Reviewed by Colin Jacobson (October 15, 2020)
When we last saw Ruby Rose, she starred as the lead character on TV’s Batwoman. Rose chose to leave the series after one season, and 2020’s direct-to-video film The Doorman finds her first work post-Batwoman.
Once a Marine, Ali Gorski (Rose) now operates as a doorman – doorwoman? doorperson? – at a fancy New York City high-rise. A traumatic incident occurred while on duty to protect the daughter of an ambassador, so she now prefers a more tranquil job.
Matters take a turn when a criminal gang led by Victor Dubois (Jean Reno) infiltrates the building to steal art. This acts as a threat to the complex’s inhabitants, so Ali uses her abilities to stop them.
So… “Die Hard With a Doorman”? That synopsis certainly leaves that impression, as one expects it to follow the same kind of high-energy tale as the 1988 classic.
I wrote that paragraph before I actually watched Doorman, and I assumed the similarities with Die Hard would remain superficial. However, Doorman takes the connection much more literally than I anticipated.
Like Die Hard, Doorman features a protagonist who visits estranged family. Both take place in essentially empty buildings, and both boast sophisticated European criminal masterminds.
Doorman finds some of its own ways to tell the Die Hard story, so it doesn’t offer a total replica. Still, the similarities feel more than superficial.
Alas, Doorman doesn’t even vaguely compare to Die Hard. Heck, it’s not Die Hard 2 - or even Live Free or Die Hard.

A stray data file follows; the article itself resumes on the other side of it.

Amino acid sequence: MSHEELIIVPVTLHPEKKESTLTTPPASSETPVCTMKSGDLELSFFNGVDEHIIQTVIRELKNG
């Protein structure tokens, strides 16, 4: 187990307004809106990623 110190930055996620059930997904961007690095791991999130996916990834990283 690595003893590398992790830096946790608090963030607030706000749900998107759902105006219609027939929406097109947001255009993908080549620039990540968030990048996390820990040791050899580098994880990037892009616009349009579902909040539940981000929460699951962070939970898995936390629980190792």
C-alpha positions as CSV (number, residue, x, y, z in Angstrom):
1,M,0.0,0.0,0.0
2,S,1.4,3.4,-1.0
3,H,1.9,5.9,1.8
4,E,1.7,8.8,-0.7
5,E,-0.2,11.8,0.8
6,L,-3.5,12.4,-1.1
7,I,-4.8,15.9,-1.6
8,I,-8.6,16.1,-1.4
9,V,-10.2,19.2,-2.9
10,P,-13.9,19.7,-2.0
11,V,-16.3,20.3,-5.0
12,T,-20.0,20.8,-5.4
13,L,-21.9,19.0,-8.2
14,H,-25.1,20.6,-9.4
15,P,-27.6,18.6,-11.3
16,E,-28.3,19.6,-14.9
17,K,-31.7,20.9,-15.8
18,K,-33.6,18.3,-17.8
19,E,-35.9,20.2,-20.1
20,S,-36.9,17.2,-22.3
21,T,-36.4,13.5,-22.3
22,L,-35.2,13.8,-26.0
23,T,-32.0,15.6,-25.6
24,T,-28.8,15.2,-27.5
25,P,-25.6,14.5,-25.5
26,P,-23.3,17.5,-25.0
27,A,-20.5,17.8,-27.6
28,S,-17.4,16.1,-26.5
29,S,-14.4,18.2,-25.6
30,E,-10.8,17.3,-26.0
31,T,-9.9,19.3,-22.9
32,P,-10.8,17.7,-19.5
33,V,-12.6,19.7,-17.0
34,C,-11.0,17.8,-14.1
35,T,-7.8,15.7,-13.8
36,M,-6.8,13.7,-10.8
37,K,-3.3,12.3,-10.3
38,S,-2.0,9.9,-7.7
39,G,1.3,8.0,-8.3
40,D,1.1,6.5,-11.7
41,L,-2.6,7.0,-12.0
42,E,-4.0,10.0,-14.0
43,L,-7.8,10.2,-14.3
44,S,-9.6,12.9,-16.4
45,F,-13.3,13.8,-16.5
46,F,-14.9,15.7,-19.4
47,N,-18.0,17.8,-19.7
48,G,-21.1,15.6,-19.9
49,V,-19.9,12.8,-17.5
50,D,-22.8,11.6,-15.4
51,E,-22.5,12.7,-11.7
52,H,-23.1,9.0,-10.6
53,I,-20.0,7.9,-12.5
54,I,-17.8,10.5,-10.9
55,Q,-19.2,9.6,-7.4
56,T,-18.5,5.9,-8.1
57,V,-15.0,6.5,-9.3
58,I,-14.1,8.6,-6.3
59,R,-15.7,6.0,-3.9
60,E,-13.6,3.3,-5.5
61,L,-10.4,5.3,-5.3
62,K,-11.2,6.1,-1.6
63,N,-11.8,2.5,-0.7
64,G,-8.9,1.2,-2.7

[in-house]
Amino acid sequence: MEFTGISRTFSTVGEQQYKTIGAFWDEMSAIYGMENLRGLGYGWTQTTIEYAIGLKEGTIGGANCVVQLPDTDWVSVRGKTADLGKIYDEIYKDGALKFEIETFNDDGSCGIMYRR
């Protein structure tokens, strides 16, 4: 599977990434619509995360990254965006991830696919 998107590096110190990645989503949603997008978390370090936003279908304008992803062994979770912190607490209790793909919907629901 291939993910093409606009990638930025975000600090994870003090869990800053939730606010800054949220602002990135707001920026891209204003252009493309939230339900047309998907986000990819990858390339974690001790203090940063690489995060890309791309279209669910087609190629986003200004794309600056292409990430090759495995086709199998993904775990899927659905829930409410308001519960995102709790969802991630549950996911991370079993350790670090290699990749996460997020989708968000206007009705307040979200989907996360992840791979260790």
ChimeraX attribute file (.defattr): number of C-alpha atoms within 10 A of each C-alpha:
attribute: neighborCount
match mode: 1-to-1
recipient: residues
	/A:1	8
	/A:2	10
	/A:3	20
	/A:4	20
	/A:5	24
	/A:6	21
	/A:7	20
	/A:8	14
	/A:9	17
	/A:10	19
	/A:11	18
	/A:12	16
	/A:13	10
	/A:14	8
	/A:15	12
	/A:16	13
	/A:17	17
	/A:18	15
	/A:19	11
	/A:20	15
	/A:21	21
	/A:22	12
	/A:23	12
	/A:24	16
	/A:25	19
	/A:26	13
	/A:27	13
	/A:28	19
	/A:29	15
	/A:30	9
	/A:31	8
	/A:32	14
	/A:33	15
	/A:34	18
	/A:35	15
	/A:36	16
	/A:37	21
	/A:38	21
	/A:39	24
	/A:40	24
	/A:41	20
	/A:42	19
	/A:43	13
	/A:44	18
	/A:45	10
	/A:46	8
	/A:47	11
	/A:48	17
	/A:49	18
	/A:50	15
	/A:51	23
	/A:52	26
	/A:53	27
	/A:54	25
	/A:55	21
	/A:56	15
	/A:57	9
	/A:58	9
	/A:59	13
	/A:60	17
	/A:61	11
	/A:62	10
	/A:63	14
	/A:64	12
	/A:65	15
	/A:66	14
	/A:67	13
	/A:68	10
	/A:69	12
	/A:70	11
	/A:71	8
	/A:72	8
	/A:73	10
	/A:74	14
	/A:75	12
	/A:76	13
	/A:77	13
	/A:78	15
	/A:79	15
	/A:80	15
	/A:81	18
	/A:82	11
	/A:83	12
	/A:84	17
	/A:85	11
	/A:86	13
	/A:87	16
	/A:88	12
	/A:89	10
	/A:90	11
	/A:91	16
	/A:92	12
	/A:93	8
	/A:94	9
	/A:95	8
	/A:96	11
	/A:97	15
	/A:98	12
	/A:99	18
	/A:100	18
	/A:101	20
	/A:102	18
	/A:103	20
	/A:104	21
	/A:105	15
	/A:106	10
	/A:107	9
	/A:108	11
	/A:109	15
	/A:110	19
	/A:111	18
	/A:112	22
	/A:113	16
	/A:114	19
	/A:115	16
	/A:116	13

No - Doorman is A Good Day to Die Hard. By far the worst of the series, Good Day brought a nearly unwatchable effort that maligned the Die Hard name.
Actually, by comparison with Good Day, Doorman doesn’t look so terrible, but don’t take that as praise. Whereas Good Day brought an actively awful film, Doorman just seems cliché and uninspired.
Really, Doorman offers nothing more than a limp copy of Die Hard, as outside of the gender switch for its lead, it can’t find anything new to do with the concepts. That said, as our protagonist, Rose certainly pulls off the role’s physical elements in a way Bruce Willis couldn’t.
Rose boasts a lithe physicality that Willis lacked. Don’t take that as criticism of Willis, of course, as his John McClane shouldn’t have been more than the bull in a China shop he was.
Still, it’s fun to see a “John McClane Type” who shows real dimensionality in her battles. Rose manages to kick butt in a vivid and believable way.
Unfortunately, Rose’s fights can’t compensate for her decidedly lackluster acting skills, as she fails to create an actual human being via Ali. Much of the charm found in Die Hard stemmed from Willis’s smart-ass charisma, but Ali just seems limp and dull.
Over his career, Reno has displayed ample acting talent, but as Doorman’s version of Hans Gruber, he flops. Reno appears to understand that he’s slumming with this cheap rip-off, and he “acts down” to the part.
This means Victor turns into one of the least interesting cinematic baddies I’ve seen in a while. Of course, I don’t expect Reno to make the same impact as Die Hard’s Alan Rickman, for that would almost literally be impossible.
Rickman’s Hans brought a creative twist on the usual nefarious villain, as Rickman gave us a super-intelligent, charming, ingratiating criminal who also came across as utterly ruthless. Hans remains arguably the greatest character of that sort in movie history.
On the other hand, Reno’s Victor ends up as just some guy. As alluded, Reno appears bored in the role, and perhaps vaguely embarrassed as well. He can’t – or won’t – find any personality in the part.
Just because Doorman offers a derivative story doesn’t mean it can’t entertain. Unfortunately, the end product squanders any and all chances for success. With a clumsy script, lackluster production values and iffy performances, the movie becomes a dull chore to watch.